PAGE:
Aug 9, 2023


by Georgia Cameron

Designing for Normalcy: The Benefits of Kid-Friendly Pediatric Hospital Design

Kids will be kids, right? For the 15% of chronically or seriously ill children, that’s not always the case. Necessary medical encounters and in-patient stays challenge normal childhood development. Healthcare settings are fraught with stressors for children and their families, and the impact of these challenges is significant. To address this, designers must aim to design for normalcy—which means creating a familiar environment for the child while they receive treatment, supporting patient inclusion and understanding of the clinical plan, and striving to make them as comfortable as possible during the process. This requires a delicate balance between providing a space that children can enjoy, while supporting the required interventions and interactions that occur during treatment.  


There are five factors we consider when designing for normalcy in pediatric hospital settings.

  • Perceived stressors for children
  • Child-centered coping strategies
  • Risk factors
  • Clinical status
  • Developmental status

These factors serve as a filter to ensure all designs incorporate details that respect the sense of normalcy in a treatment setting. For instance, we include games that provide distraction through sensory stimulation, create spaces that support social interaction among patients, and offer choices to promote independence and dignity. Additionally, we provide opportunities for movement and motor skills development, add visual cues that help patients access information, and allocate space for emotional and verbal expression. By incorporating these components, we create a joyful environment that fosters a kid-friendly atmosphere within the pediatric care facility.


In partnership with Atrium Health, Little has designed a variety of spaces for Levine Children’s Hospital and the new Levine Children’s Medical Plaza, a 5-level 170,000 SF medical office building housing over 30 healthcare specialties. This specialty center allows young patients to receive coordinated, seamless care outside the hospital.

The renovations include a Bone Marrow Transplant (BMT) unit and the first MIBG (meta-iodobenzylguanidine) therapy suite in Charlotte, NC.  There are also therapeutic playrooms and specialized treatment spaces like The HEARTest Yard and the Torrey Hemby Center for Blood & Cancer Disorders. The patient-centered areas prioritize normal childhood behavior and development, while still supporting clinical work.

Take a tour below to see examples of how we have designed for normalcy in real pediatric healthcare environments.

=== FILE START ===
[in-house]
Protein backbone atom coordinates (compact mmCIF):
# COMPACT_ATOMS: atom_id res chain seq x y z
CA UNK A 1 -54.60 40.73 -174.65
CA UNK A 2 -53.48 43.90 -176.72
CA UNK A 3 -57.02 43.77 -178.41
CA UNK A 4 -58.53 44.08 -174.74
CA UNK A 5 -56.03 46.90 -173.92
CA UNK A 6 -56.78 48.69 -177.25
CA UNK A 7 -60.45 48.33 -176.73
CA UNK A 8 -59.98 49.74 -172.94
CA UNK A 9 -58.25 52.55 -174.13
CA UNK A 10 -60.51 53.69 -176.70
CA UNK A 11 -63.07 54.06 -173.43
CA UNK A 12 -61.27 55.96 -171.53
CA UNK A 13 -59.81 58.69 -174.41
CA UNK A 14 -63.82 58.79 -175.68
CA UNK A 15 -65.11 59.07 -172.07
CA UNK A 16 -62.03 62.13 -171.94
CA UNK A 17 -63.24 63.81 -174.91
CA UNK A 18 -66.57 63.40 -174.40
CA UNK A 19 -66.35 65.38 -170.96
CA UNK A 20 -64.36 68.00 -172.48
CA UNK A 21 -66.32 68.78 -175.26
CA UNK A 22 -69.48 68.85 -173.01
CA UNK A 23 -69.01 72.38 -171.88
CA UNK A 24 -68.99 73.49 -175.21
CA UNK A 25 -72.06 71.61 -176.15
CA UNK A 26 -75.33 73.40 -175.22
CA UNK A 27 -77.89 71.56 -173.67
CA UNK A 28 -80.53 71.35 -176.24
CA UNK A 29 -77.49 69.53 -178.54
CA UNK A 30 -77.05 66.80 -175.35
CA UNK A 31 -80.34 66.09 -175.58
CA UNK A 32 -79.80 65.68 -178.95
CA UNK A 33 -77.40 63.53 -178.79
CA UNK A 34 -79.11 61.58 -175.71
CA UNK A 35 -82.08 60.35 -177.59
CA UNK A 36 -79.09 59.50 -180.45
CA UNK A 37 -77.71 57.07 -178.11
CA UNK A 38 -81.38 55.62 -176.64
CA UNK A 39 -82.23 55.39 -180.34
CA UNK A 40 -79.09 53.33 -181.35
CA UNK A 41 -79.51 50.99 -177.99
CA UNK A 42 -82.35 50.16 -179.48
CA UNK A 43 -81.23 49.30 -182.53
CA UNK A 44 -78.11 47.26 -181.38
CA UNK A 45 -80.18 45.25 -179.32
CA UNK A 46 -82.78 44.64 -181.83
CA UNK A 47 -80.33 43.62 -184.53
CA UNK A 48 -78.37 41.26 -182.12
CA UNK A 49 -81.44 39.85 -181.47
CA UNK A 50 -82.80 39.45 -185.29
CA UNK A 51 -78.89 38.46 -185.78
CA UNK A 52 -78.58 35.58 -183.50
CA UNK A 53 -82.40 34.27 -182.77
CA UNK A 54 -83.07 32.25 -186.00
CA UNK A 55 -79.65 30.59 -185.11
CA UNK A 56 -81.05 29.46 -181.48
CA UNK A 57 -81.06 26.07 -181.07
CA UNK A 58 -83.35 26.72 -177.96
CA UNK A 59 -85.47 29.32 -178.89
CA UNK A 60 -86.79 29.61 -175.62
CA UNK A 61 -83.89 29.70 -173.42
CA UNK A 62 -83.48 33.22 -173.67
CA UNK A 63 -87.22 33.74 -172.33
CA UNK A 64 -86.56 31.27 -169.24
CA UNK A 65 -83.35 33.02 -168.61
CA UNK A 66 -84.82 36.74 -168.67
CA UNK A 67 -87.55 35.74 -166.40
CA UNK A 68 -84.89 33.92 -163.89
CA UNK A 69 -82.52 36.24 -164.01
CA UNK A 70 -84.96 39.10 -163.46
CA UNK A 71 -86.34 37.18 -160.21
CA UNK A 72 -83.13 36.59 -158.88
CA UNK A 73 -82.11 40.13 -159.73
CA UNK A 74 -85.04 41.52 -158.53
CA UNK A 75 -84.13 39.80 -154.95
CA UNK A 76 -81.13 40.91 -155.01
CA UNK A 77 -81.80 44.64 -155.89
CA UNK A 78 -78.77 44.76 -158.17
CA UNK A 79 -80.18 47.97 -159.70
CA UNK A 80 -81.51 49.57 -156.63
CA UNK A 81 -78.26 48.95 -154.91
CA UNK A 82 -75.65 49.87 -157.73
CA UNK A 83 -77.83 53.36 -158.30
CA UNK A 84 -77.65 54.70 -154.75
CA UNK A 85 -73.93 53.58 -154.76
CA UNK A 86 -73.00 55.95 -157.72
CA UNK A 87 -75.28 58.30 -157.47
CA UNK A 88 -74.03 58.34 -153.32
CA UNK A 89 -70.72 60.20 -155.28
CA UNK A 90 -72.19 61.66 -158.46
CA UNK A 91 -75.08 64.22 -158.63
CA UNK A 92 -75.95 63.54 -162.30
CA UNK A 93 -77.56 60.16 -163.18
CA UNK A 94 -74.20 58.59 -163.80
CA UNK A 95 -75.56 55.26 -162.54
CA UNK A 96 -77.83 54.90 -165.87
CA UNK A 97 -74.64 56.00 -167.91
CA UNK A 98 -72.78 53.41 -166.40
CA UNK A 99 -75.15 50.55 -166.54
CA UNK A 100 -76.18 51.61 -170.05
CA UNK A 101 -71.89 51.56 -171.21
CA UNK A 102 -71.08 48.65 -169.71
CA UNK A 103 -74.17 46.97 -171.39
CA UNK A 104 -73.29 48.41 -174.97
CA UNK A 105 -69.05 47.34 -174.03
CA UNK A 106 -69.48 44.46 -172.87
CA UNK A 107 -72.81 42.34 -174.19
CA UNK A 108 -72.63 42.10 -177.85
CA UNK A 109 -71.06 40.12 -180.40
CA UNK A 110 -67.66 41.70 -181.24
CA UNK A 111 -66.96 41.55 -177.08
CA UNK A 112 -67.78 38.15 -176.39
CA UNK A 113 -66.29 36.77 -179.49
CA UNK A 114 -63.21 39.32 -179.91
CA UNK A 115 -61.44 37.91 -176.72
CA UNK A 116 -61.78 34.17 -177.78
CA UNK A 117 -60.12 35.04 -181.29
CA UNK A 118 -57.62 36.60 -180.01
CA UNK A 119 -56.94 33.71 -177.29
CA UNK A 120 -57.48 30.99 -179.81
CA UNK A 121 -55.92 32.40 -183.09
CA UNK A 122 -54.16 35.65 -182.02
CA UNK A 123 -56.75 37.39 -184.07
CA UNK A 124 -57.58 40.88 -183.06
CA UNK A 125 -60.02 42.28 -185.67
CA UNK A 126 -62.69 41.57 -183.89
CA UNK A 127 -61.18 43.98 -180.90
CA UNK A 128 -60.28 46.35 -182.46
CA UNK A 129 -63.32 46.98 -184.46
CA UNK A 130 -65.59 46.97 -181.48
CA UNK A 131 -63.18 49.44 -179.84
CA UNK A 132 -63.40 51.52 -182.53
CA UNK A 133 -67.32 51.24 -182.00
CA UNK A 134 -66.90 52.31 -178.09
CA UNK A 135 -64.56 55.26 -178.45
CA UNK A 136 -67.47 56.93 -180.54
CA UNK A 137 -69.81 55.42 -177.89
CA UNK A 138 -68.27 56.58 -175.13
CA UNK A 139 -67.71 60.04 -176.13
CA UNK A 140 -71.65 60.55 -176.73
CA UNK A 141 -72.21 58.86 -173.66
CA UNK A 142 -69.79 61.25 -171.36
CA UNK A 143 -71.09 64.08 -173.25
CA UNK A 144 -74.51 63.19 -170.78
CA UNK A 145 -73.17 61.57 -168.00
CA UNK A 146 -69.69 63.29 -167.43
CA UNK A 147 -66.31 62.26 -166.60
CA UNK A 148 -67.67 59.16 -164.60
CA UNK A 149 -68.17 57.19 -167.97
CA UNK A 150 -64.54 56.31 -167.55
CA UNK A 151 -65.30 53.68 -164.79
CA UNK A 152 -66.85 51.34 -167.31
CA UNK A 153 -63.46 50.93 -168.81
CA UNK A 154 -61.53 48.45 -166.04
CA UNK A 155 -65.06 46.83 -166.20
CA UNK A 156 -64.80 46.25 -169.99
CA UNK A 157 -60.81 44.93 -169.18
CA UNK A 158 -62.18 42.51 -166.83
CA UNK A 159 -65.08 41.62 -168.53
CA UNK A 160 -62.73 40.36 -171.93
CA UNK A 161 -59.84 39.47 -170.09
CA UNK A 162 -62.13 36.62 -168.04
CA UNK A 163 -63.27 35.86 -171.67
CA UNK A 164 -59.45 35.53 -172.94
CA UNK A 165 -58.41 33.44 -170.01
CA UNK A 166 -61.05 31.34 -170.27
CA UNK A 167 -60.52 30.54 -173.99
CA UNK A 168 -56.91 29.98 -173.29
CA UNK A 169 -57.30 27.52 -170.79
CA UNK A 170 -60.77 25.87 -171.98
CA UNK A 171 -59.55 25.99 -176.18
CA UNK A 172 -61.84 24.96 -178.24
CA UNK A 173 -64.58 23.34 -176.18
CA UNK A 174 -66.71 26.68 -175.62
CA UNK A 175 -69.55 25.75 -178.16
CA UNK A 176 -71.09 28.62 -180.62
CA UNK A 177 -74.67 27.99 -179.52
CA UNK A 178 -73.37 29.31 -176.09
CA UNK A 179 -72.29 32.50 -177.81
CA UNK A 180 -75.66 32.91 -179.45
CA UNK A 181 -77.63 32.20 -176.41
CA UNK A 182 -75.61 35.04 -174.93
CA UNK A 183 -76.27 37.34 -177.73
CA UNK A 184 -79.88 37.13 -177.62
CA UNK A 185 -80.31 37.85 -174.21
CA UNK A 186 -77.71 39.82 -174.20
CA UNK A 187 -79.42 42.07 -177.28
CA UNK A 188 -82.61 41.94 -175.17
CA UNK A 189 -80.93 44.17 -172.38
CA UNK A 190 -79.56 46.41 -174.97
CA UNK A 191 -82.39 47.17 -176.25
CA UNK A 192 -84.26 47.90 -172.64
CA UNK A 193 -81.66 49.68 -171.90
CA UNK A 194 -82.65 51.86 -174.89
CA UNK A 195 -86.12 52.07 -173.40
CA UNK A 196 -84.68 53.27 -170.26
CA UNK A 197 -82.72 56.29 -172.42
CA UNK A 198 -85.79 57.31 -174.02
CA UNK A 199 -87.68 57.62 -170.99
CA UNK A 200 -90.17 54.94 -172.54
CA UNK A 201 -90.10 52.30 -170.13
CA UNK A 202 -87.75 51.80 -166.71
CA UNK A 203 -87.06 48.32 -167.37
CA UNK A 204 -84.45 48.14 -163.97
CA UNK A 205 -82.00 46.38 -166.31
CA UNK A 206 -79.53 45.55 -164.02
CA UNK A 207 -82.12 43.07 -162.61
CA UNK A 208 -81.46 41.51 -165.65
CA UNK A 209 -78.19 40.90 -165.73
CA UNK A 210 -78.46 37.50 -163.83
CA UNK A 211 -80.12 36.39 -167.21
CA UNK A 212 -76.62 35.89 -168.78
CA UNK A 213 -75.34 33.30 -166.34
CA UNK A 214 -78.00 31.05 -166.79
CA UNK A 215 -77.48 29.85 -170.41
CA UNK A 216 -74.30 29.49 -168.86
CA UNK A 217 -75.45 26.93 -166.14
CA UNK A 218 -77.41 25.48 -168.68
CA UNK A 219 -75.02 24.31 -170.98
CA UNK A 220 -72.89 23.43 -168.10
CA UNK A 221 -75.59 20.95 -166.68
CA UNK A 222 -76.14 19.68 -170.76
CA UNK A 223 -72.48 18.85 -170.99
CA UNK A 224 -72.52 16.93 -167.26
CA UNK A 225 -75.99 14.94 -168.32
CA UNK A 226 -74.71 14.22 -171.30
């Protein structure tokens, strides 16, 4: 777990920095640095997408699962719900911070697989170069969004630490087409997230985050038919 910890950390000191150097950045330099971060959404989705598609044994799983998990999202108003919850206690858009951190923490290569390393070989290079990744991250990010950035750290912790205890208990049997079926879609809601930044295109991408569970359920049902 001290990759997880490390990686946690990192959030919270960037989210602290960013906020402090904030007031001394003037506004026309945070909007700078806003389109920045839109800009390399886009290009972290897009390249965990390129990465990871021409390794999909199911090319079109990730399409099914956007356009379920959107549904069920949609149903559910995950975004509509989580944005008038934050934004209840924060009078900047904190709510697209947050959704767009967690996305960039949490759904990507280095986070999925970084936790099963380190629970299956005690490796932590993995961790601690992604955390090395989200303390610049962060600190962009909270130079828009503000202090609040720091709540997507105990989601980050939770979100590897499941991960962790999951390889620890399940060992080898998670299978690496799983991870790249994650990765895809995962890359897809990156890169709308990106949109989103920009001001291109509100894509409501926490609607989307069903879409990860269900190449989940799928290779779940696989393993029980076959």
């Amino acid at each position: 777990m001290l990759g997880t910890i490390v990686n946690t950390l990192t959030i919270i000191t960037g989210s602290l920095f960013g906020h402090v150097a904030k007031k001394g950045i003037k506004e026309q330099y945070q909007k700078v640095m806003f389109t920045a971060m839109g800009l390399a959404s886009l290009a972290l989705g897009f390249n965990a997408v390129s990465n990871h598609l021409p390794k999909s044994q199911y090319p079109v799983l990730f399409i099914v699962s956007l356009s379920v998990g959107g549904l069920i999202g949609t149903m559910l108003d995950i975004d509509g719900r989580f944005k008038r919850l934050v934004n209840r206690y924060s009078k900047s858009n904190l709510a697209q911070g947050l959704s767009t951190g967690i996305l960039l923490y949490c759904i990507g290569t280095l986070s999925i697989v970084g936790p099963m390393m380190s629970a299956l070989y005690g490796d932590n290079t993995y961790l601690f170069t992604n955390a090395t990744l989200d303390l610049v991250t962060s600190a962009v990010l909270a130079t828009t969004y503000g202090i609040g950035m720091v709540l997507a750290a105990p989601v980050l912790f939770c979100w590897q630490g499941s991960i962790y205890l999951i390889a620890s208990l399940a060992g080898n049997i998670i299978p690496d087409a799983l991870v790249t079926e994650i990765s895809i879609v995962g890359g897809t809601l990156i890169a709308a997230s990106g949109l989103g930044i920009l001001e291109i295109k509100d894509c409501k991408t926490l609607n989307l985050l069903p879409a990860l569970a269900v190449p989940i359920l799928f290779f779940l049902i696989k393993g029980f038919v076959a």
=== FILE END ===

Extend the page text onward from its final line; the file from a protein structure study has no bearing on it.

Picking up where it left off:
A “sky” theme was implemented in flooring patterns, wall graphics, cloud ceiling accents, and lighting to provide patients at The HEARTest Yard Congenital Heart Center with a welcoming environment rooted in hospitality. Curving walls and circular seats are intended to reduce anxiety and provide comforting distractions, offering an escape from direct social interactions.
When thoughtfully designed, the moment of arrival should make you feel like you’ve reached the right place—a location that knows children well and offers excellent care. Abundant natural light, transparency, and thoughtful interior design are very affordable ways to achieve a welcoming reception area.    
Playrooms featuring furnishings for various postures, non-institutional color palettes, and creative use of each surface for patient engagement are options for disguising a therapeutic playroom as an inspiring space full of patient choices. 
Pediatric patients undergoing MIBG therapy must be isolated from their parents, caregivers, and staff for several days due to the radioactive nature of treatment. The MIBG therapy suite at Levine Children’s Hospital features a treatment room for the patient and an adjoining room protected with a lead-lined, yet transparent window allowing visual contact between the patient and others. The environment of the patient room is enhanced through a specialized fiber optic light system that mirrors a starry night with planets and shooting stars.
Interactive gaming is the star of the show in this infusion space renovation. The Infusionarium allows patients to improve problem-solving skills and cognitive abilities, multi-tasking ability, hand-to-eye coordination, as well as enhances a person’s prosocial behaviors—all while receiving their treatment. The space can accommodate multiple patients at a time, allowing patients to form friendships along the way with others undergoing a similar experience.


Georgia Cameron

As a Healthcare Studio Principal, Georgia leads a team committed to designing healthcare facilities that positively impact people’s lives. Her knowledge base within acute care and complex outpatient facilities has become a resource on which her clients depend. Outside of the office, Georgia can be found with her two young girls, doing anything that isn't scheduled on Outlook.

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